Future agroclimatic conditions and implications for European grasslands

Trnka, M., Balek, J., Semenov, M.A., Semerádová, D., Bělínová, M., Hlavinka, P., Olesen, J.E., Eitzinger, J., Schaumberger, A., Zahradníček, P., Kopecký, D., Žalud Z.
BIOLOGIA PLANTARUM 64: 865-880, 2020

Keywords: climate change, extreme events, grassland productivity, LARS-WG
Abstract: Grasslands play a significant role in livestock fodder production and thus, contribute to food security worldwide while providing numerous additional ecosystem services. However, how agroclimatic conditions and adverse weather events relevant for grasslands will change across the European grassland areas has not been examined to date. Using a single reference setup for soil and management over 476 European sites defined by climate stations, we show the probability of eight selected adverse weather events with the potential to significantly affect grassland productivity under climate change and how these events vary regionally across Europe. Changes in these eight key agroclimatic indicators create markedly specific spatial patterns. We found that by 2050, the exposure of the south and west European grasslands to heat and drought may double in comparison with today and that the area with frequent occurrences of heat and drought will expand northwards. However, across Ukraine, Belarus, and the Baltic countries to southern Finland and Sweden, the likelihood of these events is likely to decrease. While changing cultivars and management strategies are unavoidable, shifting grassland production to other regions to reduce the risk may not be possible as the risk of adverse events beyond the key grassland-growing areas increases even further. Moreover, we found marked changes in the overall thermal and water regimes across European regions. The effect of adverse weather events in the future could be different in other regions of the world compared to regions in Europe, emphasizing the importance of conducting similar analyses for other major grassland producing regions. To mitigate the impact of climate change, new ways of maintaining grassland productivity need to be developed. These methods include more efficient selection of species mixtures for specific regions, including increased use of legumes and forbs; incorporation of new genetic resources, including the development of hybrid cultivars, such as Festulolium hybrids; and incorporation of state-of-the-art technologies in breeding programs and new grazing management.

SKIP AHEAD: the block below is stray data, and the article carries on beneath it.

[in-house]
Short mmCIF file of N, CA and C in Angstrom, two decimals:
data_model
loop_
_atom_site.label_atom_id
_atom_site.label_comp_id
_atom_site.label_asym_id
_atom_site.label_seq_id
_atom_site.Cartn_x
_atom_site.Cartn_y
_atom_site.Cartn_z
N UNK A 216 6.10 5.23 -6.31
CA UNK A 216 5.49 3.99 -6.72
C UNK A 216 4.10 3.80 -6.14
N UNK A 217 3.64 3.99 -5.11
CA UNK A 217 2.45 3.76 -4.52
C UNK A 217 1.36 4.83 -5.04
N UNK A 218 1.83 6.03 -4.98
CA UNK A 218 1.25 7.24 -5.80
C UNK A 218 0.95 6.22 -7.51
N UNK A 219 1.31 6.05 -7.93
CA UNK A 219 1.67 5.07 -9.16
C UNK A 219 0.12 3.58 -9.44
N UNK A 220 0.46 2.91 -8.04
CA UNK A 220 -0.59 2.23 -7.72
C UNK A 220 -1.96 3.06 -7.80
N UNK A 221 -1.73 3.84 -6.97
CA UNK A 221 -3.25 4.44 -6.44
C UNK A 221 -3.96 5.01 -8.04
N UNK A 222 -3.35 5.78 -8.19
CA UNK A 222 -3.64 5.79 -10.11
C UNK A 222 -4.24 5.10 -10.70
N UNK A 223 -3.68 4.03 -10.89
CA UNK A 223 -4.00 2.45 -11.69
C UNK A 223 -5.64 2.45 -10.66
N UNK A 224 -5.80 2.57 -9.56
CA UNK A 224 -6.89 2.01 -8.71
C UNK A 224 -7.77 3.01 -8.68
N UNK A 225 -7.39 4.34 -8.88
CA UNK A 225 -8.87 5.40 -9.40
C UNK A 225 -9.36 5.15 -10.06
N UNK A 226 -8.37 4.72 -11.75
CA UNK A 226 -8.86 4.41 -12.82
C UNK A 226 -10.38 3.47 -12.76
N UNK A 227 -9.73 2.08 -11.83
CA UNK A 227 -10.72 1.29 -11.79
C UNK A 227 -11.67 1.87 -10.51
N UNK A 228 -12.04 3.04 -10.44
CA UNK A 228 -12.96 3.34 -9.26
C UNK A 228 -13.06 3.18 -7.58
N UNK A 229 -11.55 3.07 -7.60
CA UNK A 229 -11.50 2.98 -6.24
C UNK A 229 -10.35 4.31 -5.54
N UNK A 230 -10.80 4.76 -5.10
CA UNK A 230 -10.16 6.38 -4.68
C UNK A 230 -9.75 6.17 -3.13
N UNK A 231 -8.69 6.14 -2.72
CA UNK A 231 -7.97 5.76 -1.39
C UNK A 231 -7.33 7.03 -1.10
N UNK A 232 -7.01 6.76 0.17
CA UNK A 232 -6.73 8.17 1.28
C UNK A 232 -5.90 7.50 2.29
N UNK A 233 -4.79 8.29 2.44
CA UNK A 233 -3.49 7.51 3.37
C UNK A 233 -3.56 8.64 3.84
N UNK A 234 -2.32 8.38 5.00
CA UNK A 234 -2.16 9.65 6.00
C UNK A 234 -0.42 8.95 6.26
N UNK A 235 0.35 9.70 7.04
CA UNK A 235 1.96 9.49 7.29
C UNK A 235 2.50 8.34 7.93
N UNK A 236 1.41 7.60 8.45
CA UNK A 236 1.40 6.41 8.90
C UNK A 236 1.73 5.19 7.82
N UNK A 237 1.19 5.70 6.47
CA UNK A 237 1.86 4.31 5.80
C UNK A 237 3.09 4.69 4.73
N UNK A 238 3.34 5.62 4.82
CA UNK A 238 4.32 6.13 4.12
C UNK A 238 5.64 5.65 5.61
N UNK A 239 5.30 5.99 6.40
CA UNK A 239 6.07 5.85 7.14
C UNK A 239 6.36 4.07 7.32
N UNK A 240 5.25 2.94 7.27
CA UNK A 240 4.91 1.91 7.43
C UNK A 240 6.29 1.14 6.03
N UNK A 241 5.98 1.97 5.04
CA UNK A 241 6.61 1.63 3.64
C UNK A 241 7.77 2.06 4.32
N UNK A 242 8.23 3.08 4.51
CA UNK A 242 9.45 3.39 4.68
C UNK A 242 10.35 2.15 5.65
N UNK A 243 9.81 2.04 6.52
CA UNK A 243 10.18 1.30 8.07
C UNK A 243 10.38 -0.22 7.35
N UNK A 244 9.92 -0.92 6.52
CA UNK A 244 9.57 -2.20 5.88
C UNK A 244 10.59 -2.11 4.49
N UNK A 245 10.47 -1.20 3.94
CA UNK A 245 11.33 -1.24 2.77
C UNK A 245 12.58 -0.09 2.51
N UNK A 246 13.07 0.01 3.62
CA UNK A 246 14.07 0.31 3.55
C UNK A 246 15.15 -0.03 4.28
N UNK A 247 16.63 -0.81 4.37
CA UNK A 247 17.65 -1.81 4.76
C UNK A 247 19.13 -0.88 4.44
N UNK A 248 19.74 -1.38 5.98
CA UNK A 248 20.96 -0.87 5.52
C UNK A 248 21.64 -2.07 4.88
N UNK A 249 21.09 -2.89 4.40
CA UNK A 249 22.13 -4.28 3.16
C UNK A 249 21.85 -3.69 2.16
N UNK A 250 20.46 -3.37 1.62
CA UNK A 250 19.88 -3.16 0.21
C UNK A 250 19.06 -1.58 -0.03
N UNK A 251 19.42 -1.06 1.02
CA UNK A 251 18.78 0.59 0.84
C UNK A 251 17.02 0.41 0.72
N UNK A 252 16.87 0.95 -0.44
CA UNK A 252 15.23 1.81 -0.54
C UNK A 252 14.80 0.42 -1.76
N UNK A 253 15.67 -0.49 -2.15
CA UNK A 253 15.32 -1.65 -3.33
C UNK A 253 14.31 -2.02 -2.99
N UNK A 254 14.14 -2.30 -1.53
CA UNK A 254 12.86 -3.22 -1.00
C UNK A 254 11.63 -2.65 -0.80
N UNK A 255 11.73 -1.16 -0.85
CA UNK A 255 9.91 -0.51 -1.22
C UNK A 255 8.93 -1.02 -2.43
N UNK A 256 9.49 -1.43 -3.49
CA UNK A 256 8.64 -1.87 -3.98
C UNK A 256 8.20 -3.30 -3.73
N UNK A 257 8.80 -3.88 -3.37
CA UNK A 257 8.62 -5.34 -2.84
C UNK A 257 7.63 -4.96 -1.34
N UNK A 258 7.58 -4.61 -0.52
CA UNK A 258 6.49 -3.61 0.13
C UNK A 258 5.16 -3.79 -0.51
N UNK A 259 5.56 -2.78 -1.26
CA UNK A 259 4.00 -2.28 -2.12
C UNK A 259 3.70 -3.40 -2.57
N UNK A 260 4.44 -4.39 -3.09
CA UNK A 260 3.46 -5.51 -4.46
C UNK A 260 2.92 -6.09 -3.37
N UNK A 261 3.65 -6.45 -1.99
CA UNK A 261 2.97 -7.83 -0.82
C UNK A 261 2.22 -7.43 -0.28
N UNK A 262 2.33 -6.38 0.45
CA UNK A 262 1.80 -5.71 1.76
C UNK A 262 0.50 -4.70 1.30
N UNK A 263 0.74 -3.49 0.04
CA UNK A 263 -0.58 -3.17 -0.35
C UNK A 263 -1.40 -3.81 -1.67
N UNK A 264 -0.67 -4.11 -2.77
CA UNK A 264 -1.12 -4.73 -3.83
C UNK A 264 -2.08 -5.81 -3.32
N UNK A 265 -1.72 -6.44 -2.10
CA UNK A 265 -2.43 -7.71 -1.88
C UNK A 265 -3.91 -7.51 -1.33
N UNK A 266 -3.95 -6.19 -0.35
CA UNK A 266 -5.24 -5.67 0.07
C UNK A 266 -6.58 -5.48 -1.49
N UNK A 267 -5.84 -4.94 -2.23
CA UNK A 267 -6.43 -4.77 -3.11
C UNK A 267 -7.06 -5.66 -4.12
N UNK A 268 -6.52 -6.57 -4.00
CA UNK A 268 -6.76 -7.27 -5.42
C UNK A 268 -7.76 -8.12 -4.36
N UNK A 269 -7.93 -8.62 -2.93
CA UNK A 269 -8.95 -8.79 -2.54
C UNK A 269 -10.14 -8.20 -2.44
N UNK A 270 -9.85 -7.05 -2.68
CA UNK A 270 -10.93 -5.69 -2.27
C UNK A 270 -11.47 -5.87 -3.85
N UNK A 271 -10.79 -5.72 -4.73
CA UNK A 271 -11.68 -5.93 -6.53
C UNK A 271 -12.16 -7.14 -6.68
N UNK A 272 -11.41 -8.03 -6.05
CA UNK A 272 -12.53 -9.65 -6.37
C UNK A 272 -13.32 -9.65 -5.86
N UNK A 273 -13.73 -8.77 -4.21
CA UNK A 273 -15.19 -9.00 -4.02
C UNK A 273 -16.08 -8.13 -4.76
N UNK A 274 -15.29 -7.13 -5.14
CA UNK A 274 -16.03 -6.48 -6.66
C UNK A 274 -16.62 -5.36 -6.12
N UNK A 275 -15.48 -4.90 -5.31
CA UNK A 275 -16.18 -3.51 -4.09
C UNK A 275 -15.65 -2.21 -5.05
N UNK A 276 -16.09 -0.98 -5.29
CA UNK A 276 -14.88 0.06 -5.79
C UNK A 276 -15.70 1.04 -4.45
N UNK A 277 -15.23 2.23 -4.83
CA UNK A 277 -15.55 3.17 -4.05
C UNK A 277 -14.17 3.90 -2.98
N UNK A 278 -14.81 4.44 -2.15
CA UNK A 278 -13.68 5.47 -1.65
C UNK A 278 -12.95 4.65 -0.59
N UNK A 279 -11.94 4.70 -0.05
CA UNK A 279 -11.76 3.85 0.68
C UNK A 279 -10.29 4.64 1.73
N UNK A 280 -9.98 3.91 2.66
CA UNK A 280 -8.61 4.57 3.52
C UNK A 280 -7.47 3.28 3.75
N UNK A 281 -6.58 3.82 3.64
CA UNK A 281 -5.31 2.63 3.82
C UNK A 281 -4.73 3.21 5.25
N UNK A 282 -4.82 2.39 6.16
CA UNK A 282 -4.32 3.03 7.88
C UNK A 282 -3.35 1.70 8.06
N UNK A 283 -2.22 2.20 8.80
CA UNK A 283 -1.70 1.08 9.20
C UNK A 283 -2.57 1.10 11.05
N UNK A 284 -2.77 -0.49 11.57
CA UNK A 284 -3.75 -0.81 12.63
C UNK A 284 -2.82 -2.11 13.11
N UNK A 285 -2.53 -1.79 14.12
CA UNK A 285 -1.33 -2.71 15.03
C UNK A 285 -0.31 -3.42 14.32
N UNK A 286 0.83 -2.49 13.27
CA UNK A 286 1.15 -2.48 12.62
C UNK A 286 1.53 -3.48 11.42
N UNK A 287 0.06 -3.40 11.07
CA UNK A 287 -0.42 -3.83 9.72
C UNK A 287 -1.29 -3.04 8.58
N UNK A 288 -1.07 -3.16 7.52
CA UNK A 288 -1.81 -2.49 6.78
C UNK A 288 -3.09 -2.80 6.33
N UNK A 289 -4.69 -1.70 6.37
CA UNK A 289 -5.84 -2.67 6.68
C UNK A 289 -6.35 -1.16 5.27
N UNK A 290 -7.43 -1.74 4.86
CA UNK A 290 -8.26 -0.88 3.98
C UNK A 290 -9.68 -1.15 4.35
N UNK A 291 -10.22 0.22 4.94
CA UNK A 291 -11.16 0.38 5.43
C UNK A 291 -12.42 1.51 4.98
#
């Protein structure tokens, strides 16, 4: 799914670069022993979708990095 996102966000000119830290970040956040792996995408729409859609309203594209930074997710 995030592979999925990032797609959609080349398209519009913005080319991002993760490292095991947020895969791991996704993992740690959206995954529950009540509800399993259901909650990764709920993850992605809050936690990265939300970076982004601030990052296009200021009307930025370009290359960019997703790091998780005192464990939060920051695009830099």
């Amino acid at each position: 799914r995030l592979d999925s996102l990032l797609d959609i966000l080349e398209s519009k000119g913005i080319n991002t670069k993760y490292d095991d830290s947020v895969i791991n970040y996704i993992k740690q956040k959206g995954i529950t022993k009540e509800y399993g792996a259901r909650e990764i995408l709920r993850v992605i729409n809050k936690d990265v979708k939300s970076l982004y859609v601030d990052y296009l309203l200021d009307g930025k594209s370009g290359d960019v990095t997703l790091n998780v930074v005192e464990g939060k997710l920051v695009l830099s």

DOI: 10.32615/bp.2021.005
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IEB authors: David Kopecky